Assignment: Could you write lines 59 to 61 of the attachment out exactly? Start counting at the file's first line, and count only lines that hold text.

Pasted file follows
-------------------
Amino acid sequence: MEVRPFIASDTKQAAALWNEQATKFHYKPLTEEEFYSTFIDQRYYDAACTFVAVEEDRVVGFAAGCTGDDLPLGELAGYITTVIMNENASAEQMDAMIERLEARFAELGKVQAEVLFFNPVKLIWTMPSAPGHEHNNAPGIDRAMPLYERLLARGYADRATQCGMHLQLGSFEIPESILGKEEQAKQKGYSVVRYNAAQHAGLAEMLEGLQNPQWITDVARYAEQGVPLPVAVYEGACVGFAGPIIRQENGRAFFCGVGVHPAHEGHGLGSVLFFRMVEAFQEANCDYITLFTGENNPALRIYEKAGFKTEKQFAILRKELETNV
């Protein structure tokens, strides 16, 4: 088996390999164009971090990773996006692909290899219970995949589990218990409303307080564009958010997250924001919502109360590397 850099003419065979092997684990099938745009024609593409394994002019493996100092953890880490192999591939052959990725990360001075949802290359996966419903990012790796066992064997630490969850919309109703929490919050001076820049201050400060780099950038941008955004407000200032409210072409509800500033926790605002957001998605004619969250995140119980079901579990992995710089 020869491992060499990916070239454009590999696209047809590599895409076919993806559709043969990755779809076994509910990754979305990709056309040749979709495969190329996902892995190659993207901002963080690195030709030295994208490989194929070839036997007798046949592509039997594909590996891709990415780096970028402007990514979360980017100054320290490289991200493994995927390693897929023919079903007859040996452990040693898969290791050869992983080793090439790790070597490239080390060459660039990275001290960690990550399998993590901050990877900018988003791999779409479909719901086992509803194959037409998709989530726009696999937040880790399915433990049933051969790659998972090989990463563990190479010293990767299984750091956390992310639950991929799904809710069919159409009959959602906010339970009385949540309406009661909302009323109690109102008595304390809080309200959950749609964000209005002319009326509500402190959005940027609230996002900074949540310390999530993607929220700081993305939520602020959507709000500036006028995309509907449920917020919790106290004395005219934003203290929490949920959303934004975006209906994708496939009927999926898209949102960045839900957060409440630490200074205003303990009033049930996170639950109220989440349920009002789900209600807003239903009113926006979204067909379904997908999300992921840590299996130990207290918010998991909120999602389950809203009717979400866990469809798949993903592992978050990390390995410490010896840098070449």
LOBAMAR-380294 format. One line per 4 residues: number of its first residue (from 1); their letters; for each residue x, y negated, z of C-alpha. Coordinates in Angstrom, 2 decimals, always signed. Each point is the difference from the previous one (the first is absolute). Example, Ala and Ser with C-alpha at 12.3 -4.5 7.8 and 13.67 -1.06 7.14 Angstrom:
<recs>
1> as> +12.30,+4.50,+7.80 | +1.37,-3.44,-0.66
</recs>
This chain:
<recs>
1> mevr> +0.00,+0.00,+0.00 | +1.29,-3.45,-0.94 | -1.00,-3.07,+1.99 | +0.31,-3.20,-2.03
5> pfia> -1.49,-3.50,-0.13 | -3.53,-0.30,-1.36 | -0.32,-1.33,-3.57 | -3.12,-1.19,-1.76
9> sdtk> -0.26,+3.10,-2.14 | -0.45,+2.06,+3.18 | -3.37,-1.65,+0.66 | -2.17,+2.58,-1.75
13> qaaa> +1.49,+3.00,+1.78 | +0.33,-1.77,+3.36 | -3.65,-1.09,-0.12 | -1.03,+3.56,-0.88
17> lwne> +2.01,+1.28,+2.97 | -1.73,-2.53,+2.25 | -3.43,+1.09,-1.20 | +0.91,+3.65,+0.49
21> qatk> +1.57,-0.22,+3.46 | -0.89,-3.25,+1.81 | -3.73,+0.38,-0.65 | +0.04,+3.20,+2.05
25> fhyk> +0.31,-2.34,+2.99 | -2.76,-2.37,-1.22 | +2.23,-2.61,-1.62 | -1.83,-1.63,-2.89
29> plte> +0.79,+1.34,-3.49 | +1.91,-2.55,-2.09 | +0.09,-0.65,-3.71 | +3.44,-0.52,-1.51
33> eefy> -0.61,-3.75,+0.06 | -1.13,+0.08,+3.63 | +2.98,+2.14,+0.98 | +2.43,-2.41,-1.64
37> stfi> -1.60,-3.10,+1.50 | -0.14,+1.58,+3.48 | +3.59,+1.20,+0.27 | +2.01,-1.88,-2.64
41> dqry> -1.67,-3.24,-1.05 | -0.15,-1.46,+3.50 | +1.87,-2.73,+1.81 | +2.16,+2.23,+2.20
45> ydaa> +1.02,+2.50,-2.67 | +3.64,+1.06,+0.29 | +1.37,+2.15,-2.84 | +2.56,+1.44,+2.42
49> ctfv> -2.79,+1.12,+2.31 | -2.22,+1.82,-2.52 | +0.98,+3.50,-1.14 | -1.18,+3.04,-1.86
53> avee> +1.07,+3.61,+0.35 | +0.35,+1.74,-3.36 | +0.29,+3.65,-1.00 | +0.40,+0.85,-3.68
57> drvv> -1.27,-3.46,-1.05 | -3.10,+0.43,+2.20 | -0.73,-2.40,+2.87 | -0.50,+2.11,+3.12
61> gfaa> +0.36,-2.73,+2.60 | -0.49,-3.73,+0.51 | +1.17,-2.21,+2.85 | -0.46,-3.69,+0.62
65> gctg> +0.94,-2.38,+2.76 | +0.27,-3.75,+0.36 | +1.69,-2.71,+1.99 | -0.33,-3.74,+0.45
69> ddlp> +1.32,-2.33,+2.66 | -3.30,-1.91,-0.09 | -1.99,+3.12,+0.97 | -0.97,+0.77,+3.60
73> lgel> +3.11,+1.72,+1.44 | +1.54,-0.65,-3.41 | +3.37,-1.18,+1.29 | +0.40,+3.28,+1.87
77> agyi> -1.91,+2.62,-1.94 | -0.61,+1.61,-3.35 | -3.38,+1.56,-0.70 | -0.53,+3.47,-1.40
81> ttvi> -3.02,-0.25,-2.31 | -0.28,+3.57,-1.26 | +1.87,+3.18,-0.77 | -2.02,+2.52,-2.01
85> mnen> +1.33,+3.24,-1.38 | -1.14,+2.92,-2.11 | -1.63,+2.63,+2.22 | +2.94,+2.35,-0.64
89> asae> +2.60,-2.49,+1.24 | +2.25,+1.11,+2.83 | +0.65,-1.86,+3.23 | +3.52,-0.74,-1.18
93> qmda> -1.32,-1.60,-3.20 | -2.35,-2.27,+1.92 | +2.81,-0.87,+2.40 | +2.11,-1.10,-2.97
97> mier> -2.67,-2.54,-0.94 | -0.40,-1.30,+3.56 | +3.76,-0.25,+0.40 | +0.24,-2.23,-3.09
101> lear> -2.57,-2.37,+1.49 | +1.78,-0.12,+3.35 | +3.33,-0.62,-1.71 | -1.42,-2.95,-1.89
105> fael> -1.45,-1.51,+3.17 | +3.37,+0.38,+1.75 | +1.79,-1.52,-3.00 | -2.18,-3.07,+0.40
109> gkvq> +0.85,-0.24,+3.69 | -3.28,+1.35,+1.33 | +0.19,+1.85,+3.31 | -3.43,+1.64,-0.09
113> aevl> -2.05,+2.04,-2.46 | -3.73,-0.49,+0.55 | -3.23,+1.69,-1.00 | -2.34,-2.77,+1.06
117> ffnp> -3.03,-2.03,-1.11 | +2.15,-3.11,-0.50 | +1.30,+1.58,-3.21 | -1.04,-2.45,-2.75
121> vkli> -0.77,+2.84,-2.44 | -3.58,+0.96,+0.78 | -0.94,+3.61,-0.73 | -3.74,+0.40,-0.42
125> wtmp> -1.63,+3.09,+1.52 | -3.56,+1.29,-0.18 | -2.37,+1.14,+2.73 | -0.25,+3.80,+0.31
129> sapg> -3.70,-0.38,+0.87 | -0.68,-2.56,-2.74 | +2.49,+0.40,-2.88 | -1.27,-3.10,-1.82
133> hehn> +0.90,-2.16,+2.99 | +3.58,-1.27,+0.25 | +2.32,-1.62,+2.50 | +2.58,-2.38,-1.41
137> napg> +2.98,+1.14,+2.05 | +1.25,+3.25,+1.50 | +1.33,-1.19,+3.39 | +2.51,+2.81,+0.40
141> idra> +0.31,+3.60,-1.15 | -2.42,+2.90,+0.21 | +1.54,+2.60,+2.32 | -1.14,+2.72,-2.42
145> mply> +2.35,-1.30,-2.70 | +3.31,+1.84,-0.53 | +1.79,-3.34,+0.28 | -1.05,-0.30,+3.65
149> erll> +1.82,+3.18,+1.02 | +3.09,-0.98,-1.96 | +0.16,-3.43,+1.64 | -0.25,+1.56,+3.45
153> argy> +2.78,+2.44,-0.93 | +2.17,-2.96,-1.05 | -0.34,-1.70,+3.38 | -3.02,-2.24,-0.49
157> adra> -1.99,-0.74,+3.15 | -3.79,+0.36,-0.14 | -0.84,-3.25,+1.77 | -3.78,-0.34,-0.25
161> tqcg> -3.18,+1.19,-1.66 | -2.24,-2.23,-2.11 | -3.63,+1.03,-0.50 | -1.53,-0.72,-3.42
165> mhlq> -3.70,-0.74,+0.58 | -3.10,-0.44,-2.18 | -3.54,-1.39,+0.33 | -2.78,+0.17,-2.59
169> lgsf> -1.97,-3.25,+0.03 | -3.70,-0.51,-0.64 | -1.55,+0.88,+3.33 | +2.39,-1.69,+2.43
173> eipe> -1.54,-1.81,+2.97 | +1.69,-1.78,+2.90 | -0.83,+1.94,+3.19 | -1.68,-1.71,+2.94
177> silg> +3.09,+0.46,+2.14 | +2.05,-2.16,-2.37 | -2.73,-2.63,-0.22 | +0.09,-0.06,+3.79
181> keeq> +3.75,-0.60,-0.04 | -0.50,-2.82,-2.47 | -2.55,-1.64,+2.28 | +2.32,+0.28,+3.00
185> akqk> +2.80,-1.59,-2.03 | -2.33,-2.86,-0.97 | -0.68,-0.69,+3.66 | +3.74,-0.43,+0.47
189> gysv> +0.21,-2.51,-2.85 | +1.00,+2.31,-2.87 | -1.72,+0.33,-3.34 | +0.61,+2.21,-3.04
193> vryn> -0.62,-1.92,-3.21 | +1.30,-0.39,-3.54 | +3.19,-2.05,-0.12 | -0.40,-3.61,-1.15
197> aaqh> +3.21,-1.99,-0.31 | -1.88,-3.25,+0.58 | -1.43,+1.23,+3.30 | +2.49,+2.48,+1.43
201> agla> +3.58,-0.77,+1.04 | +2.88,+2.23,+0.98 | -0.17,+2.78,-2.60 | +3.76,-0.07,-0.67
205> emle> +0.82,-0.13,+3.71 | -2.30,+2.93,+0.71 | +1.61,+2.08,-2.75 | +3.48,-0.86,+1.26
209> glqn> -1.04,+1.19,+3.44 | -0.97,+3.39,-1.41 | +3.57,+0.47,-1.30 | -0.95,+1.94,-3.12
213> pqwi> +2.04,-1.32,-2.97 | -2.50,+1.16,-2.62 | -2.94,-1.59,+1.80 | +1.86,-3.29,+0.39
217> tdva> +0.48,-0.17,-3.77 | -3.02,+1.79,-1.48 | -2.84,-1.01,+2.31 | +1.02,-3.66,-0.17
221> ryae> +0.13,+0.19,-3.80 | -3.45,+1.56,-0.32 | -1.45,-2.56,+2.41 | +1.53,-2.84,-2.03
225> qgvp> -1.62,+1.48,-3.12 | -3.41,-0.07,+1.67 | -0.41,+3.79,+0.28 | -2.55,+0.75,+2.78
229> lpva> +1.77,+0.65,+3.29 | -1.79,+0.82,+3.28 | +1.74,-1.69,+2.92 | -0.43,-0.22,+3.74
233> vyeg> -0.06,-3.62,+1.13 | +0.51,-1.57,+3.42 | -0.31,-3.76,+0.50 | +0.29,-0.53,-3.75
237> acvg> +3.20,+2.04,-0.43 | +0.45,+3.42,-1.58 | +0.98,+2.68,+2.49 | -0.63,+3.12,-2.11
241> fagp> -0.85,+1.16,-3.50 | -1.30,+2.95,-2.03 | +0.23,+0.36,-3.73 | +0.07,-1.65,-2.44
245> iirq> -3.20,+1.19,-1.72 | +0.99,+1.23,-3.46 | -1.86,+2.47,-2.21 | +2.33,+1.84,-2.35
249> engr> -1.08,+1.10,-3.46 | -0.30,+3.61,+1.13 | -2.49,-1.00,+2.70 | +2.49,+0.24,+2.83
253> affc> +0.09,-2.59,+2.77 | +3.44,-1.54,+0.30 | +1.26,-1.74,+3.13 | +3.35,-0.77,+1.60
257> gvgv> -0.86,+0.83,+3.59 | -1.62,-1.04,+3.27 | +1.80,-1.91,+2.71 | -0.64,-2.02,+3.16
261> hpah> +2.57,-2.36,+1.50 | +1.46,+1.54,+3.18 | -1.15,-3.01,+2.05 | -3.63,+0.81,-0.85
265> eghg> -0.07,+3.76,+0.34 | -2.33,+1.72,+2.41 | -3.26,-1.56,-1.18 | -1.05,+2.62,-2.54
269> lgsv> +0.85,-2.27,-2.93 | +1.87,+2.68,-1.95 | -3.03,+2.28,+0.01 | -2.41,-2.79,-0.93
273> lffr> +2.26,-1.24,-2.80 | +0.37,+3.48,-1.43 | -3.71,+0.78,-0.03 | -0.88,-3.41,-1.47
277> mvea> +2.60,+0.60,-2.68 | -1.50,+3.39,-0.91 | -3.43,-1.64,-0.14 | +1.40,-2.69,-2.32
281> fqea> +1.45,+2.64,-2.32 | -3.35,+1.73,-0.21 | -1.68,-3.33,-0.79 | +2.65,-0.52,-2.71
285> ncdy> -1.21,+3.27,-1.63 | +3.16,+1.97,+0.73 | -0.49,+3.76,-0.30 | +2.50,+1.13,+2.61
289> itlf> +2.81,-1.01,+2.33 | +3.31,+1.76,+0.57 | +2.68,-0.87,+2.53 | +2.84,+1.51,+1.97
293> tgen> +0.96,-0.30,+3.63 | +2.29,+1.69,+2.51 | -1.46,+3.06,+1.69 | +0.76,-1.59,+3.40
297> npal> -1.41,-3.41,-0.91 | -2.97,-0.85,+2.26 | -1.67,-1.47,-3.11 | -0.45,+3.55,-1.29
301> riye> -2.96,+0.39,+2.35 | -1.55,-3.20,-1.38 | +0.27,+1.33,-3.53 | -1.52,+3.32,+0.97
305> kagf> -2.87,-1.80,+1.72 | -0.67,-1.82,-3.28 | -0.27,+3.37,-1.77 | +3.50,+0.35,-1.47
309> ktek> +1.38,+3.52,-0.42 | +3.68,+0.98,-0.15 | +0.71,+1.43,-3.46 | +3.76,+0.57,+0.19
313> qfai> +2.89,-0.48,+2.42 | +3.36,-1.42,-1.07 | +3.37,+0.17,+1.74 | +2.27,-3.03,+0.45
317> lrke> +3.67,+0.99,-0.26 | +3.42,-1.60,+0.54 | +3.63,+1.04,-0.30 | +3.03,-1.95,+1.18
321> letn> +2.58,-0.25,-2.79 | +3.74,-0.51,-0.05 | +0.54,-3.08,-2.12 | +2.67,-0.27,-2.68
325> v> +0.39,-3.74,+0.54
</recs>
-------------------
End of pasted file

201> agla> +3.58,-0.77,+1.04 | +2.88,+2.23,+0.98 | -0.17,+2.78,-2.60 | +3.76,-0.07,-0.67
205> emle> +0.82,-0.13,+3.71 | -2.30,+2.93,+0.71 | +1.61,+2.08,-2.75 | +3.48,-0.86,+1.26
209> glqn> -1.04,+1.19,+3.44 | -0.97,+3.39,-1.41 | +3.57,+0.47,-1.30 | -0.95,+1.94,-3.12